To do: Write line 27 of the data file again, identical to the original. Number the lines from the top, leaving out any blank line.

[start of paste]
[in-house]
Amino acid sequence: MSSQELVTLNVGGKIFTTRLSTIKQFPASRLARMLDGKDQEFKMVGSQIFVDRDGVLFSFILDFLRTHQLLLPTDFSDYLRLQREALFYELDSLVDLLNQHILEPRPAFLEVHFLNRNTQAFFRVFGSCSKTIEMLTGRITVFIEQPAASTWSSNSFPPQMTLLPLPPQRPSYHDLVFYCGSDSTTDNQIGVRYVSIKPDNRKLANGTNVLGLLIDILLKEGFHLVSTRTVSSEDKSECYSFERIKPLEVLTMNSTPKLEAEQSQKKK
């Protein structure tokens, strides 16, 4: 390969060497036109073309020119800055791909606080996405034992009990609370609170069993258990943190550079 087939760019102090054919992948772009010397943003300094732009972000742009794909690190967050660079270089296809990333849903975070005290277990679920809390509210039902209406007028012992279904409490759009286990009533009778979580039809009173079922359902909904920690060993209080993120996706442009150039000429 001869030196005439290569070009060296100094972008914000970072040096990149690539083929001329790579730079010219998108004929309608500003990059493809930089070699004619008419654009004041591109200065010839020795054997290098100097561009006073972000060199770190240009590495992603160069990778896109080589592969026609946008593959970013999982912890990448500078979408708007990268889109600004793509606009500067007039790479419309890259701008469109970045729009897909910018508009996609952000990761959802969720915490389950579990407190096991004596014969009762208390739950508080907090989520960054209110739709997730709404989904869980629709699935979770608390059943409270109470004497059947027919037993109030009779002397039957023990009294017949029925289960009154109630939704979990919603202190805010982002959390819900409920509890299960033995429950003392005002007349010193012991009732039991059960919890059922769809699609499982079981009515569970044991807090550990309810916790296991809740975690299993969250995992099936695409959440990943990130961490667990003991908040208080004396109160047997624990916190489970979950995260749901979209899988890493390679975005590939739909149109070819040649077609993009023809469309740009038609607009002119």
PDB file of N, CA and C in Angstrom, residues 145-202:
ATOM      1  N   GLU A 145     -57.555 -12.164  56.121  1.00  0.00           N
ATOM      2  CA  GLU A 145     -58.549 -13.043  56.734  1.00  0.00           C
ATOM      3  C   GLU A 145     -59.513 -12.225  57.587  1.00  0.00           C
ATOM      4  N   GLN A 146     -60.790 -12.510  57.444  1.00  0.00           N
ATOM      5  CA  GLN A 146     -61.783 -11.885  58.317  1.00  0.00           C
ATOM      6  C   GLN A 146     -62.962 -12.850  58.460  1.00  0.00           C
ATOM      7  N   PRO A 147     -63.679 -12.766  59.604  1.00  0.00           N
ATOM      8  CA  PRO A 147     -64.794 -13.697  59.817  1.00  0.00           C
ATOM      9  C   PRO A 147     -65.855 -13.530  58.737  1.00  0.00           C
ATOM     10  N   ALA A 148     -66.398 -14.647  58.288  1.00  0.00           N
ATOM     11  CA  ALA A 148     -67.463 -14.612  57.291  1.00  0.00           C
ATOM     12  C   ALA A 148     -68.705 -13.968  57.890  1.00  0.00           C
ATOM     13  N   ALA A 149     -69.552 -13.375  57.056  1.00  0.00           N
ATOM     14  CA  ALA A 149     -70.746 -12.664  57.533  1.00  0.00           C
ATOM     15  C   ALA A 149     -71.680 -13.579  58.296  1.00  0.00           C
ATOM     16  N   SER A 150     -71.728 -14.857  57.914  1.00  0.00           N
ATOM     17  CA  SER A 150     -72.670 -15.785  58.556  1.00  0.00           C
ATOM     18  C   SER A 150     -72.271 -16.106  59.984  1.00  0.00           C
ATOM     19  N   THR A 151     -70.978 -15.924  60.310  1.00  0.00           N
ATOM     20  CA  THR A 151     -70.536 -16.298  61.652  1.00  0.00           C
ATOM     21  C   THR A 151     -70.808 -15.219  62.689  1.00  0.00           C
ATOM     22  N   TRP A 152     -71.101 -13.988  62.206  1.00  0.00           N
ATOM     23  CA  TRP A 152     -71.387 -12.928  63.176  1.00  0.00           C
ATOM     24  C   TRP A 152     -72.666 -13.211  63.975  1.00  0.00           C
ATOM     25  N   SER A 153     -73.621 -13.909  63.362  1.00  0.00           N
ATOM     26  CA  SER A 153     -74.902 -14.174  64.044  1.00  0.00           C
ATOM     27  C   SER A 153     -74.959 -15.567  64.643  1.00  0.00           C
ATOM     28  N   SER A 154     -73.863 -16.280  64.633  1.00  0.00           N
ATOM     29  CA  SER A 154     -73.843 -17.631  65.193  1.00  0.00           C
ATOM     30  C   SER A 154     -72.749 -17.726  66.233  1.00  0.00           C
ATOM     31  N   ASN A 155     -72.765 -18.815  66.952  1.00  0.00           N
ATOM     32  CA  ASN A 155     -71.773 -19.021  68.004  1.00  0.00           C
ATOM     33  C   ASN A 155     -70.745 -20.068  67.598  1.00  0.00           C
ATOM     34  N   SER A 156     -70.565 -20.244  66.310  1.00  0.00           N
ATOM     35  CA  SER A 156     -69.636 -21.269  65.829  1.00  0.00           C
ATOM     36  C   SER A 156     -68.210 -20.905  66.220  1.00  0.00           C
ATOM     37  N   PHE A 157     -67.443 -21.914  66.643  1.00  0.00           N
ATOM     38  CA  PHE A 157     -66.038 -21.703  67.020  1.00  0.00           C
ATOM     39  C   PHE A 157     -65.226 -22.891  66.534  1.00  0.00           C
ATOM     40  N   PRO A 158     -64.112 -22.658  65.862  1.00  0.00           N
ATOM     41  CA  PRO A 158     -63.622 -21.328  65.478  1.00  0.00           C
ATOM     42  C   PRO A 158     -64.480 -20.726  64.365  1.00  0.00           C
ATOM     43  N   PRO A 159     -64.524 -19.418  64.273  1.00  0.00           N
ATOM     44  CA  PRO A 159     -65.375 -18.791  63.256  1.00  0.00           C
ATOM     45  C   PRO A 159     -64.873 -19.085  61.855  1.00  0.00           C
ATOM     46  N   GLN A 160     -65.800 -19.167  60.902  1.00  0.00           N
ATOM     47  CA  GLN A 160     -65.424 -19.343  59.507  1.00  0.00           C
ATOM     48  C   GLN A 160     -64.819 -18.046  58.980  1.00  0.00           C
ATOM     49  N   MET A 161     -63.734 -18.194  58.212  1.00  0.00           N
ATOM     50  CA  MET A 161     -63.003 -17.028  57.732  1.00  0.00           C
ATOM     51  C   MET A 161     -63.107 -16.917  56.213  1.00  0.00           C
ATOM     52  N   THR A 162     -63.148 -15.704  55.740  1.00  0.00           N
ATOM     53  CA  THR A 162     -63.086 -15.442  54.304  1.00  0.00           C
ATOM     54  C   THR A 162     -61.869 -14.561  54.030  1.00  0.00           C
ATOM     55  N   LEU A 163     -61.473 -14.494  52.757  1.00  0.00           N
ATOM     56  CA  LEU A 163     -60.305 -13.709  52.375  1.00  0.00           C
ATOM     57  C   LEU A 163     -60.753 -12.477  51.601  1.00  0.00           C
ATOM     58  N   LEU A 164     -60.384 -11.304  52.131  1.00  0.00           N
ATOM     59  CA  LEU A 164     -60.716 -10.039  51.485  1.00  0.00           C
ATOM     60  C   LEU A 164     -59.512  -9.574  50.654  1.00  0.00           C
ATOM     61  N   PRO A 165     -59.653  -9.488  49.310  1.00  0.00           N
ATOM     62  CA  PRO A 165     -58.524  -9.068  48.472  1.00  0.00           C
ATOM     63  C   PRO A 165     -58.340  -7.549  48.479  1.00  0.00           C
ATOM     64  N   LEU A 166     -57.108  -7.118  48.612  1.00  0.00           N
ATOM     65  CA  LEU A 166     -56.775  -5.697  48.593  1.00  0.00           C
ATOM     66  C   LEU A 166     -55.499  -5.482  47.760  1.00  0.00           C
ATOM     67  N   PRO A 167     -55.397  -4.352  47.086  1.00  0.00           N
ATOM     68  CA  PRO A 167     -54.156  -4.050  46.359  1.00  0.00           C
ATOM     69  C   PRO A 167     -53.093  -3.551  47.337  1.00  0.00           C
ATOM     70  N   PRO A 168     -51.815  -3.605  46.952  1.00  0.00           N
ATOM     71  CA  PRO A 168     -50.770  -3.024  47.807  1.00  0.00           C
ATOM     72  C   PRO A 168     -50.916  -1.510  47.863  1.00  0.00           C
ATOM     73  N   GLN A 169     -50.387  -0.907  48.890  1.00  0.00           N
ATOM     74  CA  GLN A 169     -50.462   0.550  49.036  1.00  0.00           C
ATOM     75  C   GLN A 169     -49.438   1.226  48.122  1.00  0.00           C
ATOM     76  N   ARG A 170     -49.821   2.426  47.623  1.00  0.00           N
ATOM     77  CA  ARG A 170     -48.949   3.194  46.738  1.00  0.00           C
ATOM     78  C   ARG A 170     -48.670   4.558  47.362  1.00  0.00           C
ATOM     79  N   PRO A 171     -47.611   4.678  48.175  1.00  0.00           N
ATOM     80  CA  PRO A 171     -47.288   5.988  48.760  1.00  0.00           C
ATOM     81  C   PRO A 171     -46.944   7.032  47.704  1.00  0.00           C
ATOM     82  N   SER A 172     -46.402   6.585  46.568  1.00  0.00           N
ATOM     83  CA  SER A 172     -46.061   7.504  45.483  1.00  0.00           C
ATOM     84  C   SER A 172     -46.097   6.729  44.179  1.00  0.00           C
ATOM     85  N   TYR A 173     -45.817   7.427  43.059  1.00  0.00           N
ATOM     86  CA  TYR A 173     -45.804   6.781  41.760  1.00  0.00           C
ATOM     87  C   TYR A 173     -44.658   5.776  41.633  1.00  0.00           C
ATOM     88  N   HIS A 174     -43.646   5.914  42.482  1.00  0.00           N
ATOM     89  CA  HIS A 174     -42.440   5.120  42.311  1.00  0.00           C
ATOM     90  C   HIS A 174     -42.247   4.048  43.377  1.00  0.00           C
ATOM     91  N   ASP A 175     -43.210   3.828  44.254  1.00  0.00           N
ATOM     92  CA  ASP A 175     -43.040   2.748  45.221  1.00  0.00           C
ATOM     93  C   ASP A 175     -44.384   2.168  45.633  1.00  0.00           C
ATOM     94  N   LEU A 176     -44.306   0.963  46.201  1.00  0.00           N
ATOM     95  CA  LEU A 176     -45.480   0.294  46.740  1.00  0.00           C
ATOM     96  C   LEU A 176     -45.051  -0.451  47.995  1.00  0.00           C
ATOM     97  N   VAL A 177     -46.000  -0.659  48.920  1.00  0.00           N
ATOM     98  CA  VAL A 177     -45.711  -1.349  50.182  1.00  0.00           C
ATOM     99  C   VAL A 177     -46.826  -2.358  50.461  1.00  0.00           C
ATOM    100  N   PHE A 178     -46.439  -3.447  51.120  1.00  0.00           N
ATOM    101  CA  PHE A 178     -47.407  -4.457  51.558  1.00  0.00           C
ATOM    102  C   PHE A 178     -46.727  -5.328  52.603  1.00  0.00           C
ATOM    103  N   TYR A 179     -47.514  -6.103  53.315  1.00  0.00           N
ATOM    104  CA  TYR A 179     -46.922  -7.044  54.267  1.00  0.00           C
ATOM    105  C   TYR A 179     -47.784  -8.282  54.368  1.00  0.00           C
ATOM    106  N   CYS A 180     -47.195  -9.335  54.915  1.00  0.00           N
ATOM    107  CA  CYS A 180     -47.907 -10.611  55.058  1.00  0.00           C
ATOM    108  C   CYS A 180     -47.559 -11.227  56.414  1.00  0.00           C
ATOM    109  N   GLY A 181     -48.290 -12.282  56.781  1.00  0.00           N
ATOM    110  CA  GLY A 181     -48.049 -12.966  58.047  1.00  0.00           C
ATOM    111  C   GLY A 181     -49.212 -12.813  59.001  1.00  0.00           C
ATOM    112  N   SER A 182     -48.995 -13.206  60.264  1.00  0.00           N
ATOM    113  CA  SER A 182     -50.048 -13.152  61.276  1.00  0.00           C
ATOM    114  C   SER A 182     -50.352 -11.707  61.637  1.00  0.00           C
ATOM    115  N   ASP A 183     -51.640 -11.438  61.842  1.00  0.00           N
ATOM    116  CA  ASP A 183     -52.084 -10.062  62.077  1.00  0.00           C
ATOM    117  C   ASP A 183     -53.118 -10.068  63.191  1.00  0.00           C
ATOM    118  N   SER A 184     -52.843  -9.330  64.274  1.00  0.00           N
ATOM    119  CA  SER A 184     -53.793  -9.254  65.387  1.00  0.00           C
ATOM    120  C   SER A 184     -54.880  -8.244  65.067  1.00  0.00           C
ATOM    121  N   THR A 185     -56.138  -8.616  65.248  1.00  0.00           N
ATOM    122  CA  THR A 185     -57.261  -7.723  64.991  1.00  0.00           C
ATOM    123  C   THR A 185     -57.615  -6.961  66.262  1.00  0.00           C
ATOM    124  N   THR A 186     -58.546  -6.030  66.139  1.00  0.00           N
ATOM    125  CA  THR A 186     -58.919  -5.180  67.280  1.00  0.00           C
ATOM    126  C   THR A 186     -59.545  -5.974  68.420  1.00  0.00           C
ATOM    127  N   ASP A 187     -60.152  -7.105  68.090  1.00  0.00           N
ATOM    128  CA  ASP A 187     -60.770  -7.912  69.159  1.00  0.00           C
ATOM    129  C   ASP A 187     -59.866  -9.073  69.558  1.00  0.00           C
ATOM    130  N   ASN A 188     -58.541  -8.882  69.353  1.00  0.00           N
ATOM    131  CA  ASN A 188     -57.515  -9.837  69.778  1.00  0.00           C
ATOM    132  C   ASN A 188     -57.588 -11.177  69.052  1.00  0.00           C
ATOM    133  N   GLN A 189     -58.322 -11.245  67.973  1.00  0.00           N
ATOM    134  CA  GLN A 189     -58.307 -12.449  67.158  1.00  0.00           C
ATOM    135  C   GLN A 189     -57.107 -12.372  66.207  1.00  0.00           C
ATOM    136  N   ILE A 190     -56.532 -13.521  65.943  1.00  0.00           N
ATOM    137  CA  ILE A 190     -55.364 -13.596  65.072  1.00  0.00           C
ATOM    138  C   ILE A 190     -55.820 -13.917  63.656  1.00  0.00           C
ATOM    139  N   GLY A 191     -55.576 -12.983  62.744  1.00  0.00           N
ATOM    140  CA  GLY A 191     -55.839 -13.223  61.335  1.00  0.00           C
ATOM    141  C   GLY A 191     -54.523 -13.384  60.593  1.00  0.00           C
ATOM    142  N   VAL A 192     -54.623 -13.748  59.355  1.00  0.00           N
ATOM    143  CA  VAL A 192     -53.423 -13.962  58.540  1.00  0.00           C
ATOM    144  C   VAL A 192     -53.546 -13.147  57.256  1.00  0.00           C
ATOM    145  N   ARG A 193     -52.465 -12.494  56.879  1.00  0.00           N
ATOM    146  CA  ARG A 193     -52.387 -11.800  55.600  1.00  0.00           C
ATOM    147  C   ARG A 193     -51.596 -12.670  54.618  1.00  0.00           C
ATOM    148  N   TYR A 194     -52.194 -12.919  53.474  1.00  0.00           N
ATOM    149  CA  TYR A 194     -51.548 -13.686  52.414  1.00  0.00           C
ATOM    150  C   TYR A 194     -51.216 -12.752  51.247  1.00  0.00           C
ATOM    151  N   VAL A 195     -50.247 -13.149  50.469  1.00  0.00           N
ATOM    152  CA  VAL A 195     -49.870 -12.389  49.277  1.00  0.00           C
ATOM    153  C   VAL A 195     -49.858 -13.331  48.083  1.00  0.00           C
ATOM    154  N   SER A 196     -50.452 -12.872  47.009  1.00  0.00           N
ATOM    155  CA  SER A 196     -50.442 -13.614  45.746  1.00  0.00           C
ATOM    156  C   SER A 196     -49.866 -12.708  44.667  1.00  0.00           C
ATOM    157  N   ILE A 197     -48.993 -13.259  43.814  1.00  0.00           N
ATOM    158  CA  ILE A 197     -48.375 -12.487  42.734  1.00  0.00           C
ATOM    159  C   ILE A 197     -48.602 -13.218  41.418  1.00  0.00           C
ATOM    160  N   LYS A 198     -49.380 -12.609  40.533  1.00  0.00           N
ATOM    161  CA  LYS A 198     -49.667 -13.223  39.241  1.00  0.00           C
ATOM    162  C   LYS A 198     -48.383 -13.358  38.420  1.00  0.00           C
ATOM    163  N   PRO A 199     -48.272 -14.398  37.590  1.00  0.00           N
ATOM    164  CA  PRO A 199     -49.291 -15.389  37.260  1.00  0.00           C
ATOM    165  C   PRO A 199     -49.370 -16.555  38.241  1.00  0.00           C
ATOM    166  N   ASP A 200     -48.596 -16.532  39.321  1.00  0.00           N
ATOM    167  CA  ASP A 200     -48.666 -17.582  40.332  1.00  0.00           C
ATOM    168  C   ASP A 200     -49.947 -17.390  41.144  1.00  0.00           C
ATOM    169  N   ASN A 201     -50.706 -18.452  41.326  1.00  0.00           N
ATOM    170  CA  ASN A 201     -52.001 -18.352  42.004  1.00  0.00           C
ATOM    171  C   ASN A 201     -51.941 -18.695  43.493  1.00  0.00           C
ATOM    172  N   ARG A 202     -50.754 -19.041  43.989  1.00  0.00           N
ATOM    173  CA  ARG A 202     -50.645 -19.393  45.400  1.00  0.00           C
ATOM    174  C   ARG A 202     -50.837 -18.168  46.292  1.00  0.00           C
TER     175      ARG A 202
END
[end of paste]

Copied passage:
ATOM     23  CA  TRP A 152     -71.387 -12.928  63.176  1.00  0.00           C